Anthropologists typically relegate the study of useful buildings to ethnology and the study of ruins to archaeology. In either case, published examples rarely make good, full use of photography. Even when they do, much of what is shown in the photographs remains cryptic. This last point has also become something of a paradigm in fine-art photography. “I love really gorgeous fine-art photographs, but I don’t understand why a photographer claiming that kind of status has to be mute,” he said. “Ansel Adams, just to choose one, was very articulate.

“The flip side of this whole business of wanting as little text as possible to 
go with a fine-art photograph is that a canonizable literary text should not have illustrations of any kind. It’s really only since the Renaissance that this has been a problem. Even Renaissance pictures have text in them sometimes.”

Just two or three decades ago, the professional photographer occupied a fairly exclusive domain with his complicated cameras and darkroom equipment and chemical recipes for the perfect print. Today, photography and writing can be pursued virtually simultaneously. “The way is now open for what I call photowriting, the processing of photographs and words by the same person running software on the same equipment,” Tedlock writes. “Among the possibilities are montages like the ones I offer here, in which I intend the pictures and texts to query, complement, and enlarge one another.

“The reason I have said that what I’m doing in this book is the opposite of documentary photography is that I start from the picture. It’s not like I wonder if a particular picture will fit the story I’m trying to tell.”

The greatest part of An Archaeology of Architecture is its more than five 
dozen text-photograph pairings. And, again, the variety of places — the Luna Theater in Clayton, a houseboat in Copenhagen, a makeshift dwelling, 
complete with a Coca Cola-sign roof, under a sandstone cliff in Sandoval County. It’s a very cool progression of places, feelings, and colors.

“When you put together a photo book, unless it’s about Southwestern vernacular architecture or it’s a documentary telling someone’s story, it’s more like sticking together stanzas in a poem than stringing together a narrative,” Tedlock said.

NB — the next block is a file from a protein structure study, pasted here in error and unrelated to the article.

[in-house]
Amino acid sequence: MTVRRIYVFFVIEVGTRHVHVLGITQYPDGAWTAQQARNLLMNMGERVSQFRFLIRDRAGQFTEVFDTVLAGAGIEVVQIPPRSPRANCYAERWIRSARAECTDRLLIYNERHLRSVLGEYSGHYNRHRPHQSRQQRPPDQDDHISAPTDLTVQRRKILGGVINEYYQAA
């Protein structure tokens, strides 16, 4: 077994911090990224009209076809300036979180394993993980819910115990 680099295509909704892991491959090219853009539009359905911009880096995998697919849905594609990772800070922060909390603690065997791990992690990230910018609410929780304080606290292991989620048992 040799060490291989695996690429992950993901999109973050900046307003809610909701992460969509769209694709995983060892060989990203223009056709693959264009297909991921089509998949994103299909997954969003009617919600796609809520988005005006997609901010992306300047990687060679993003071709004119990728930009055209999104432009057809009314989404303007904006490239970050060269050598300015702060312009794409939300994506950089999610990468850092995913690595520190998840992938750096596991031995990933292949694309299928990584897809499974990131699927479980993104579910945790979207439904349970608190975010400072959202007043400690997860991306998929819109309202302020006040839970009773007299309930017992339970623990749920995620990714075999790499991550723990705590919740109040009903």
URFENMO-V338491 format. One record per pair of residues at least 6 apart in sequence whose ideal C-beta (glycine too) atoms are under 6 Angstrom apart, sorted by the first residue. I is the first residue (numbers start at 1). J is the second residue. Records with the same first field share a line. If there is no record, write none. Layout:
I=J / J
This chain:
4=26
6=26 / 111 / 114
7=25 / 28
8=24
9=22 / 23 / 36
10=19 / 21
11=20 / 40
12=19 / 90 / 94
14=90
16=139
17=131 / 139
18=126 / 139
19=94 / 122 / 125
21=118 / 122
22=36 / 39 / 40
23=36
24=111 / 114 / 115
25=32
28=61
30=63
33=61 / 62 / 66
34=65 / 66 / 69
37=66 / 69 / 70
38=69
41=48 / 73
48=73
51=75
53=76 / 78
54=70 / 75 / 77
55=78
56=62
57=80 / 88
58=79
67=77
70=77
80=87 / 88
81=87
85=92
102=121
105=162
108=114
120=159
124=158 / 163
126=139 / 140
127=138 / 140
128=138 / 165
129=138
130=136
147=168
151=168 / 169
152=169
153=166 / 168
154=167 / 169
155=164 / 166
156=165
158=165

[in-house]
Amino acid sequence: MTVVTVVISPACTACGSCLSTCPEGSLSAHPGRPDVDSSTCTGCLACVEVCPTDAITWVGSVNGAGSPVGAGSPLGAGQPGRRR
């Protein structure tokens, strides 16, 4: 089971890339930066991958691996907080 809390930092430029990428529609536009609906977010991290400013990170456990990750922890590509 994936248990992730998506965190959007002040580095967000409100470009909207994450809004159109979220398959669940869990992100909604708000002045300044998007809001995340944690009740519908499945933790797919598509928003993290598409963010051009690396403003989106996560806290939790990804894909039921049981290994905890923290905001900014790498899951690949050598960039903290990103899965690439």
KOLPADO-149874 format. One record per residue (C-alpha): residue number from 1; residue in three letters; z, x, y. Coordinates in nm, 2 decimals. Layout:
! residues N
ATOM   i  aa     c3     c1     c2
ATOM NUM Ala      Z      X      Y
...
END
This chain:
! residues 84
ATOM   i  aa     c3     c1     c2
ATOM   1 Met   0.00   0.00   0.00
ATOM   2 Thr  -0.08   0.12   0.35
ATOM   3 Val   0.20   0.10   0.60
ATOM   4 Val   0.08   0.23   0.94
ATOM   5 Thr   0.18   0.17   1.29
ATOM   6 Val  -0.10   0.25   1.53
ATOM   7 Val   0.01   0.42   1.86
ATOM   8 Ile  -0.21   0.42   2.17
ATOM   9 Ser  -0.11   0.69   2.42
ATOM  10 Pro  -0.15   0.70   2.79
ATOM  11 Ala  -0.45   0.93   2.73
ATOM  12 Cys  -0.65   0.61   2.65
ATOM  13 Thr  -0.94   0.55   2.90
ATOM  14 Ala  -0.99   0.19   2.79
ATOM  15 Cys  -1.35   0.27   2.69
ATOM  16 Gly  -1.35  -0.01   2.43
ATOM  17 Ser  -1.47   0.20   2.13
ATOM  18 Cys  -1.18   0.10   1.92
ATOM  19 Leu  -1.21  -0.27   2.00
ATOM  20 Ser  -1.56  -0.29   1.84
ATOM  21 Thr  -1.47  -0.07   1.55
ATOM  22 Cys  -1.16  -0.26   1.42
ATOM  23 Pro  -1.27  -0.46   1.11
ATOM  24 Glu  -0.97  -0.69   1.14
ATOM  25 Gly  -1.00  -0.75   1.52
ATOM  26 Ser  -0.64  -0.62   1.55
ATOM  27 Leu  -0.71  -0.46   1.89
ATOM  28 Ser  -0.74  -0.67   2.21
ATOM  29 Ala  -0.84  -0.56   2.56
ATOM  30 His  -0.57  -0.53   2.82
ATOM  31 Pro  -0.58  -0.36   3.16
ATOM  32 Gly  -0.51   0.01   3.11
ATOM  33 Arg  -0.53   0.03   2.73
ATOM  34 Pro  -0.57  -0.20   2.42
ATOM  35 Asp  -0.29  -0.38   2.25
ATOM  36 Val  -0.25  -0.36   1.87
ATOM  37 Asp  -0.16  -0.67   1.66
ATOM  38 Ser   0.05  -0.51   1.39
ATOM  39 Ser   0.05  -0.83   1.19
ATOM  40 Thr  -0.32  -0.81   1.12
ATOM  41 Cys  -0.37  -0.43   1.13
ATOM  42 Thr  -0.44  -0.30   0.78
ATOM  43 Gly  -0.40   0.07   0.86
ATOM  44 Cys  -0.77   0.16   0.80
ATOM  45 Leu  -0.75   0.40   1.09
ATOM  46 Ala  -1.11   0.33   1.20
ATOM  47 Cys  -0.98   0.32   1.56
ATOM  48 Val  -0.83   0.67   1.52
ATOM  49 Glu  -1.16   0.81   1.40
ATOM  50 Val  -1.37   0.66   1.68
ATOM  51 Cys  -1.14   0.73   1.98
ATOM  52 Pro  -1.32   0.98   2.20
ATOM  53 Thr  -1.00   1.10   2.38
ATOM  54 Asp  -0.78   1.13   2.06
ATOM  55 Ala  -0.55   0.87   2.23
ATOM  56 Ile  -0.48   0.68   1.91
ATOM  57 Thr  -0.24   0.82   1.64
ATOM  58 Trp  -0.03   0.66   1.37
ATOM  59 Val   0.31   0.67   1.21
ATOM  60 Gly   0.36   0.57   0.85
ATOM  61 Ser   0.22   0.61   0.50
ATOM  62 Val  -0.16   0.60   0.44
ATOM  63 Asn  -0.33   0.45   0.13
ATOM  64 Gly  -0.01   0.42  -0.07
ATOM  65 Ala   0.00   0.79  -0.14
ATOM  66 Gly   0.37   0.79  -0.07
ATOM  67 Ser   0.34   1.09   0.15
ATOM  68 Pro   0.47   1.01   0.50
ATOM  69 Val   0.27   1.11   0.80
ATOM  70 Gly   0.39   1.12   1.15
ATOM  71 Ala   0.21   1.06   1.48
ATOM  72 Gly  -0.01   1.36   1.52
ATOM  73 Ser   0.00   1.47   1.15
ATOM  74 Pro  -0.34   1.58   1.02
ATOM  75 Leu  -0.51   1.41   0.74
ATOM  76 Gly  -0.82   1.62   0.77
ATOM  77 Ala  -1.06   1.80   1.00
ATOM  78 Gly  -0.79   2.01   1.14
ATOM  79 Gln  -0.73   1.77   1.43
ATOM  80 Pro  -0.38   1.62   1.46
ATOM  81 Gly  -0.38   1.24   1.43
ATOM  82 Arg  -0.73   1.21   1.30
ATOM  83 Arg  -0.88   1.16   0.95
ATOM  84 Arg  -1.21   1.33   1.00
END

The author enjoyed “slipping in” one image that, in Northern New Mexico, may be considered almost hackneyed at this point: the Santuario de Chimayó, which he titled Light From a Hole in the Earth.

“One of the things I’m sensitive to as a returned New Mexican is that the outside world knows a whole lot less about the Southwest than we think it does. I did broadsides that have these photos and texts and hung them at Meridian Gallery in San Francisco and no one knew what this one was. They had never seen the Santuario. They said, What’s that?”

There’s not a lot of overt order to the images in this book, but there is one series of windows and doorways. One is Houses in Hardened Ash, a close-up of some of the ancient cliff dwellings on the Pajarito Plateau. Another is Monument to Penitence, a shot of a well-known church ruin near Abiquiú. He could never figure out why would anyone would stick window frames and logs over an old, ruined nave, but he was told by a resident that a Penitente group throws a tarp over the logs for ceremonies held on the feast day of Santa Rosa de Lima.

Signs in the East Harbor is the title of an essay/photograph twofer of an Amsterdam scene. It’s a real mishmash of structures and objects, the dominant ones being a looming, ship-shaped building by the architect Renzo Piano, a full-size replica of a 1749 sailing ship, and a barge full of bleachers. In the text, Tedlock fills in some of the blanks about the other objects, including a wooden crate that has been tagged with graffiti, which appears to be the web address of a Dutch company that sells colorfully painted push brooms.

Before and After Katrina freezes in time a gloriously messy New Orleans bookshop with a creaky floor. A computer monitor is plastered with bumper stickers, including one that suggests, “Love in the ruins.”

Throughout, Tedlock offers slices of human life, quite well-explained. ◀

Dennis Tedlock signs “An Archaeology of Architecture: Photowriting the Built Environment” at 5 p.m. Friday, July 26, at Photo-eye Bookstore, 370 Garcia St., 988-5152.